Updated: December 23, 2009
Applies To: Windows 7, Windows Server 2008 R2
In general, NDF diagnostics fall into one of two categories:
The following sections describe the differences between in-context and out-of-context diagnostics.
In-context diagnostics are launched from within programs or features that are designed with the option to launch NDF diagnostics. In-context diagnostics are typically launched as a direct response to the failed connection attempt of an application or feature; for example, a failed browse session to a particular Web site. When using in-context diagnostics for any given diagnostic session, it is the program of feature that provides the context in which diagnostics will operate. Examples of in-context diagnostics are:
Internet Explorer fails to connect to the target resource, and then provides the option to Diagnose Connection Problems.
A failed attempt to connect to a wireless network presents the option: Troubleshoot problems.
A failed attempt to access a shared folder renders the option to Diagnose.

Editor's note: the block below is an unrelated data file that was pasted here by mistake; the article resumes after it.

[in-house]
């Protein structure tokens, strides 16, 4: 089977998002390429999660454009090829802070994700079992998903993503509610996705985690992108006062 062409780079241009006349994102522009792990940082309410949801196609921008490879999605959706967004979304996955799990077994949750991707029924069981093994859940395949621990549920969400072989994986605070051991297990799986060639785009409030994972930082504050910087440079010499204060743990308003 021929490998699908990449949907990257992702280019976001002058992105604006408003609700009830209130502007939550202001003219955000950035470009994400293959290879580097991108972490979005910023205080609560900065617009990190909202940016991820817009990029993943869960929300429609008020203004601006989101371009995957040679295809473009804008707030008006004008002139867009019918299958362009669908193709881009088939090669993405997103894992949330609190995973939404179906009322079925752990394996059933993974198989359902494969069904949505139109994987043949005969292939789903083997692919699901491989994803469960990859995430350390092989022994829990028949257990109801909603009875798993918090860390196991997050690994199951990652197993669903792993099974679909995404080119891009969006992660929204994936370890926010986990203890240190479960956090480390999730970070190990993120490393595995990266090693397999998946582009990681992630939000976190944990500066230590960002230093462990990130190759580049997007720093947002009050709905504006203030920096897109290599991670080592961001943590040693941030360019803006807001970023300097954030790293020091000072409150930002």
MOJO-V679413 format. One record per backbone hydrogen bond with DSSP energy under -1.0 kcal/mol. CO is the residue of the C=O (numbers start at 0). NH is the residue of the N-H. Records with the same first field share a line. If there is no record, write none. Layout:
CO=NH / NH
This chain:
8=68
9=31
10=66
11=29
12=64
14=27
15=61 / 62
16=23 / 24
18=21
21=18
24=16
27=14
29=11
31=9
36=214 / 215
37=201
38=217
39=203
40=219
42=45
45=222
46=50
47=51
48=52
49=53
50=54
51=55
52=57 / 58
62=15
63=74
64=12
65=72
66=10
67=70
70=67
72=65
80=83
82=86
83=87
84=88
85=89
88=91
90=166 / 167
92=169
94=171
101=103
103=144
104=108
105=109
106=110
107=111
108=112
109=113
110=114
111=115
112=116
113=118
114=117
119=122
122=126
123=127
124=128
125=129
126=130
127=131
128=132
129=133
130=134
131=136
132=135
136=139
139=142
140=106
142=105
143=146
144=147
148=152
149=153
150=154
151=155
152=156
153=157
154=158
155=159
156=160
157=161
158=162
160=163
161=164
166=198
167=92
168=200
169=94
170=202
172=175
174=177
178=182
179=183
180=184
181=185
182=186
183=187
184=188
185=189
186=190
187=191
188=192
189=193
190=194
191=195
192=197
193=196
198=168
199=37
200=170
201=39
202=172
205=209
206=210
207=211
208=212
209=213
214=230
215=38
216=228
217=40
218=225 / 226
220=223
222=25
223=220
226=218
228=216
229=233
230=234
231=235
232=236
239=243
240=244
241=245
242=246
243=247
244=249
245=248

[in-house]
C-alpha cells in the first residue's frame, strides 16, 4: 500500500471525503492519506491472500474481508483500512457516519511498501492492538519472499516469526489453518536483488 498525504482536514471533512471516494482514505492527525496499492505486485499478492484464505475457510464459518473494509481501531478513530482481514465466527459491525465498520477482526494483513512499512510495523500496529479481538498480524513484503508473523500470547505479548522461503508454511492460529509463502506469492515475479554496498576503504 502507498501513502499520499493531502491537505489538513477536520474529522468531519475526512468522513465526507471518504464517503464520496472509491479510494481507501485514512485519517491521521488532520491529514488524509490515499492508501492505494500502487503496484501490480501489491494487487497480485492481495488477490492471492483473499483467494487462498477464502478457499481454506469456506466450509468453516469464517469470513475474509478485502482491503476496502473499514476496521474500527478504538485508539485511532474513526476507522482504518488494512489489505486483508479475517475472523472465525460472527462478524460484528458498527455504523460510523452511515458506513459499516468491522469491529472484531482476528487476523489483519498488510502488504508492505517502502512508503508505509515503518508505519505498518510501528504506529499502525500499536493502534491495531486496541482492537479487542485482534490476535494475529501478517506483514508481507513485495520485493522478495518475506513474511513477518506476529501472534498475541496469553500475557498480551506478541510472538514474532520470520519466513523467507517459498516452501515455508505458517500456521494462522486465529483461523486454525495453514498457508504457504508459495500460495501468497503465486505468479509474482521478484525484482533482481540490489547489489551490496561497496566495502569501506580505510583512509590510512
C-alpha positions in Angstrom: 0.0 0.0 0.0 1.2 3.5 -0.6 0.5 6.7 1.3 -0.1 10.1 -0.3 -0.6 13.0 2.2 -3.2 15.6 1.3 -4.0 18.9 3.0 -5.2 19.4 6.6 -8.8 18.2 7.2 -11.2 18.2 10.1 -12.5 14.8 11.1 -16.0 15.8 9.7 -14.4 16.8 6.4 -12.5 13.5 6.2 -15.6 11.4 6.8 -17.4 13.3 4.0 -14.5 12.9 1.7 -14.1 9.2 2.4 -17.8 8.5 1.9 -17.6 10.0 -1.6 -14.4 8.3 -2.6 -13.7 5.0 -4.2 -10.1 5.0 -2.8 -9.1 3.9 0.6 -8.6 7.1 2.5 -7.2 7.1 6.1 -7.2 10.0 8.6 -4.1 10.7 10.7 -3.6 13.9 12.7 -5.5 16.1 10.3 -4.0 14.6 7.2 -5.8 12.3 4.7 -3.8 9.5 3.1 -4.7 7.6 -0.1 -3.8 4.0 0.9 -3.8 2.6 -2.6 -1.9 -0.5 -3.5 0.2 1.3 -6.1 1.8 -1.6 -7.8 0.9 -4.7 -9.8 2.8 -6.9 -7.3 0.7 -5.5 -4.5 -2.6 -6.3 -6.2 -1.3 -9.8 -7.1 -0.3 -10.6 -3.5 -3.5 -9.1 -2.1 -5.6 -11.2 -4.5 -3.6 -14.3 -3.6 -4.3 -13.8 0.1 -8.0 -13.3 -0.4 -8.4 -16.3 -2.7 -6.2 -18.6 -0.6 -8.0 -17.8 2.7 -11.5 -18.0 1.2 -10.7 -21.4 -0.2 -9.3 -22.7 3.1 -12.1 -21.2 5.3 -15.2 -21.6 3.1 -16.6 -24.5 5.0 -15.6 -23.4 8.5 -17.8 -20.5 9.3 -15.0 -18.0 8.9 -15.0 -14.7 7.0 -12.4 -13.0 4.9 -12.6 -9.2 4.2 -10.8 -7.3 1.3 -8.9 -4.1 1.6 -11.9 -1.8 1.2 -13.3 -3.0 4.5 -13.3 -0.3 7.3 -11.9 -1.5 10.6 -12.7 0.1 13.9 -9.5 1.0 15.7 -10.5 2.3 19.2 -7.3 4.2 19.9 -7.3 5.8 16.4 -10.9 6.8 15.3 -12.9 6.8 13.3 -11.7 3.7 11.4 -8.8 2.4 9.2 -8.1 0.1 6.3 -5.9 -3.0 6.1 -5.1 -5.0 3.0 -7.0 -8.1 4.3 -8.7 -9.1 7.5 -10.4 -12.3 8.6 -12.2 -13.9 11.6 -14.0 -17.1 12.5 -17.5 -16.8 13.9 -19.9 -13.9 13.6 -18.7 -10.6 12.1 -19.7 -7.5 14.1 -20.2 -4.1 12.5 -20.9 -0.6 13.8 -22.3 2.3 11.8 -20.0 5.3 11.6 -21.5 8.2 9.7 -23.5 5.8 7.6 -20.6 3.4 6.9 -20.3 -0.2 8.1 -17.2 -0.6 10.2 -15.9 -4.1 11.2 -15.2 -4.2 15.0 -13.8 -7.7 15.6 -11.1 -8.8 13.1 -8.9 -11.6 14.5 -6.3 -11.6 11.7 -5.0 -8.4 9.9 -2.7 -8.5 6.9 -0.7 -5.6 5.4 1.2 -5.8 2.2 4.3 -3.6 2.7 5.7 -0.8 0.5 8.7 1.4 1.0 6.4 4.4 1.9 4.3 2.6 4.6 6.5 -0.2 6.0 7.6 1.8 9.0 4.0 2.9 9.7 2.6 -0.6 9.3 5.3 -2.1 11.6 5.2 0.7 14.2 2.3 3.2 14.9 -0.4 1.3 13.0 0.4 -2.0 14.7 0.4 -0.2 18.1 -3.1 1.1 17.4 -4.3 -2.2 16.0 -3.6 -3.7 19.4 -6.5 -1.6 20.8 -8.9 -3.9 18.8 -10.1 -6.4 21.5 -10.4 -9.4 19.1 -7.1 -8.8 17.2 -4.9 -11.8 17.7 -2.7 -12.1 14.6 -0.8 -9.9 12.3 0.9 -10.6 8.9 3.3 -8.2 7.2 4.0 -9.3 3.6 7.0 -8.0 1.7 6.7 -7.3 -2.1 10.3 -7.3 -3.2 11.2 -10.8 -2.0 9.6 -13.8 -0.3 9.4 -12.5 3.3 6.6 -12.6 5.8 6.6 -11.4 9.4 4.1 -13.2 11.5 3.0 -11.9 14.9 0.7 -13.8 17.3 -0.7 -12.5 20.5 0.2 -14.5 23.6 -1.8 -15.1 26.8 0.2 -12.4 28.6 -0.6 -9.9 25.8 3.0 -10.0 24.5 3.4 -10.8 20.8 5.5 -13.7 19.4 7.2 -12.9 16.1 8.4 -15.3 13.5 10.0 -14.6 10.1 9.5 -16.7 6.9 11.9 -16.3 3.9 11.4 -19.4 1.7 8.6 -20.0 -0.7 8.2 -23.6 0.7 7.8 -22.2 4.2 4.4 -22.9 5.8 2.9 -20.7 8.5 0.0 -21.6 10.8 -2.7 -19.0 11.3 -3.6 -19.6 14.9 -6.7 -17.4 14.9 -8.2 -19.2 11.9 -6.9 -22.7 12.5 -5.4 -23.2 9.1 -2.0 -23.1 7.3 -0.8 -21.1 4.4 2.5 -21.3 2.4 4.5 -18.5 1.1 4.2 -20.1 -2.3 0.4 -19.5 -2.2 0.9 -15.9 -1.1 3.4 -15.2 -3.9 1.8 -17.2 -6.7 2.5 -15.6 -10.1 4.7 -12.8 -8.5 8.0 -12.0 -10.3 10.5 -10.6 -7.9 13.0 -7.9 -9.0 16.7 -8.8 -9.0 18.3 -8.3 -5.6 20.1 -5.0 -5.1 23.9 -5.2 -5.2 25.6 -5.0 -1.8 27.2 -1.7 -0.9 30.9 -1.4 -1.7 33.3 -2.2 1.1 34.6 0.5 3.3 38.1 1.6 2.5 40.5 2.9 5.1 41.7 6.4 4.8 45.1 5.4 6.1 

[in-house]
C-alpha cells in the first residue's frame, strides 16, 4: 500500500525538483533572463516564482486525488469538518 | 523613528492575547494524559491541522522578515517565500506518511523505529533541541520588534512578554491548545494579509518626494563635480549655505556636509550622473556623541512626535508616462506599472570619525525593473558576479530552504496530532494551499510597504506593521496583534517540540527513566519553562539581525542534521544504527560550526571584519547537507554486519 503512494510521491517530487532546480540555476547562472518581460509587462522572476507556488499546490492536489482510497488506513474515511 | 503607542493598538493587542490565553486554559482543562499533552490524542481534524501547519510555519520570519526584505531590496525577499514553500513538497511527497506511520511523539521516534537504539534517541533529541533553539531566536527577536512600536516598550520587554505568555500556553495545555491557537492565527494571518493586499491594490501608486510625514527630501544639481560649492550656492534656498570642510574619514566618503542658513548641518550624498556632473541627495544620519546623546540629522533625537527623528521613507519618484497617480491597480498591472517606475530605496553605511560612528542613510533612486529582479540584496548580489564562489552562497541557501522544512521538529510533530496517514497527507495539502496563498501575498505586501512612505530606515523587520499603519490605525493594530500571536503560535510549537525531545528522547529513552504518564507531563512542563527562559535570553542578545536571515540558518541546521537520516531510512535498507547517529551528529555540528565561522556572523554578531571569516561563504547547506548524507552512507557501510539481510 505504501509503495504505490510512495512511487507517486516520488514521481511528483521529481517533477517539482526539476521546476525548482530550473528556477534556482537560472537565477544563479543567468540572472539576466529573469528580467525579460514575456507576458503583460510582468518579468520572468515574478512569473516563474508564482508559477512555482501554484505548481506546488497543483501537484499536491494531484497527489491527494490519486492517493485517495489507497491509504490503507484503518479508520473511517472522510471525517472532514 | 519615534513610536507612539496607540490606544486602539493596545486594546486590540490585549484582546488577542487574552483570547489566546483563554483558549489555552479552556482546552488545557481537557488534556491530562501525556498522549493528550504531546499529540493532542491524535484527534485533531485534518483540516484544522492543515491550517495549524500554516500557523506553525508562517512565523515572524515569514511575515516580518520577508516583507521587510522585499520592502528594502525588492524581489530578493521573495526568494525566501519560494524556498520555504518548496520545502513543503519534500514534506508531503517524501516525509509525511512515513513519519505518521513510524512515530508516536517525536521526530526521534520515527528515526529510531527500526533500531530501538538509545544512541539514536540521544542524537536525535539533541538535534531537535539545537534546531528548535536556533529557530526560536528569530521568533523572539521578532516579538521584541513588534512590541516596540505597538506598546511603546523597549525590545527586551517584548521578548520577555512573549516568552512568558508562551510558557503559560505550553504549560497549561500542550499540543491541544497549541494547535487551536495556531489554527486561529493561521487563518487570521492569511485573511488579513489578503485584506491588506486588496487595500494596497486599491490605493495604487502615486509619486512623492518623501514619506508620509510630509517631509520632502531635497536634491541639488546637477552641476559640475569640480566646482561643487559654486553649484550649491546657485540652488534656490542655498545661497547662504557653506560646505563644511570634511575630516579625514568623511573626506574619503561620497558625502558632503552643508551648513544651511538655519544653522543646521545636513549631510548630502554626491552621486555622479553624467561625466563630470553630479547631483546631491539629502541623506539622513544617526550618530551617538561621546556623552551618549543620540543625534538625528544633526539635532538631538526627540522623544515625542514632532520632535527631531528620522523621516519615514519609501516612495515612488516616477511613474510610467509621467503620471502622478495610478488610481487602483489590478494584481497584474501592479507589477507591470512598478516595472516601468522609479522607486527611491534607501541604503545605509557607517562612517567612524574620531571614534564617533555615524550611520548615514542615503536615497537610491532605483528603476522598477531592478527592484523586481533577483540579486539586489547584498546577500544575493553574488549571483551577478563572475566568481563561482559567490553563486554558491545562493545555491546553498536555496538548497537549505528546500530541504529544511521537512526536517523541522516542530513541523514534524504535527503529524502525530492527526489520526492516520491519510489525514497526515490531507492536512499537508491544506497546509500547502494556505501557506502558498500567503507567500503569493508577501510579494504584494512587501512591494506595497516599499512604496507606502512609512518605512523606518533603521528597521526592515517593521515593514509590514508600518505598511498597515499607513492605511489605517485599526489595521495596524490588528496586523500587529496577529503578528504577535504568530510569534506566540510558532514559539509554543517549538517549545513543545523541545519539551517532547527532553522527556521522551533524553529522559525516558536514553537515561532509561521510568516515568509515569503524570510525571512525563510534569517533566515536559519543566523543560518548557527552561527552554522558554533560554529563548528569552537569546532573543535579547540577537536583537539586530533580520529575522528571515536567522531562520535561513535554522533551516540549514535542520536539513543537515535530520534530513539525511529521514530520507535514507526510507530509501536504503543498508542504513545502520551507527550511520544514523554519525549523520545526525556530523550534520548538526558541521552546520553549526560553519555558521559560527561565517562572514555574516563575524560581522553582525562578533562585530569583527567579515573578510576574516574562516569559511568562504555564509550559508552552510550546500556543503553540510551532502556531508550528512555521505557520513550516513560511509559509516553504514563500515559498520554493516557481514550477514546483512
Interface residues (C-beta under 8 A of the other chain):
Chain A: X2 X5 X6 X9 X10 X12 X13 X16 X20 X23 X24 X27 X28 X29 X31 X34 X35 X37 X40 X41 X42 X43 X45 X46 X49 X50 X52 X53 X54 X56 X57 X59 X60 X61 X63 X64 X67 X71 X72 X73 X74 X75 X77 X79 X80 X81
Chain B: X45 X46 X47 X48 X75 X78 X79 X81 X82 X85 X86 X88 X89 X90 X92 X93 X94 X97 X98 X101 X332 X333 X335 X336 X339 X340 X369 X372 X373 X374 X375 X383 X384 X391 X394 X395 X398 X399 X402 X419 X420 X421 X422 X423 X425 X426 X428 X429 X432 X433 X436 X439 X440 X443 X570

Unllike in-context diagnostics, out-of-context diagnostics are not launched in direct response to a failed connection by a program or feature. Diagnostics requests the user to provide the context (or parameters) that NDF will use for troubleshooting in that diagnostic the session. For example, diagnostics might request the user to specify a web site address (URL), or to select which network adapter to diagnose on a multi-homed computer.
There are numerous methods to launch out out-of-context diagnostics. For example, you can launch out-of-context diagnostics by using either the Action Center or the Network and Sharing Center icons in the Notification Area, or by launching diagnostics from the predefined Network and Internet Troubleshooters.
Examples of out-of-context diagnostics include the predefined Network and Internet troubleshooters:
Connection to a Workplace by Using DirectAccess
In this section
The following sections provide examples that demonstrate how to start NDF diagnostics: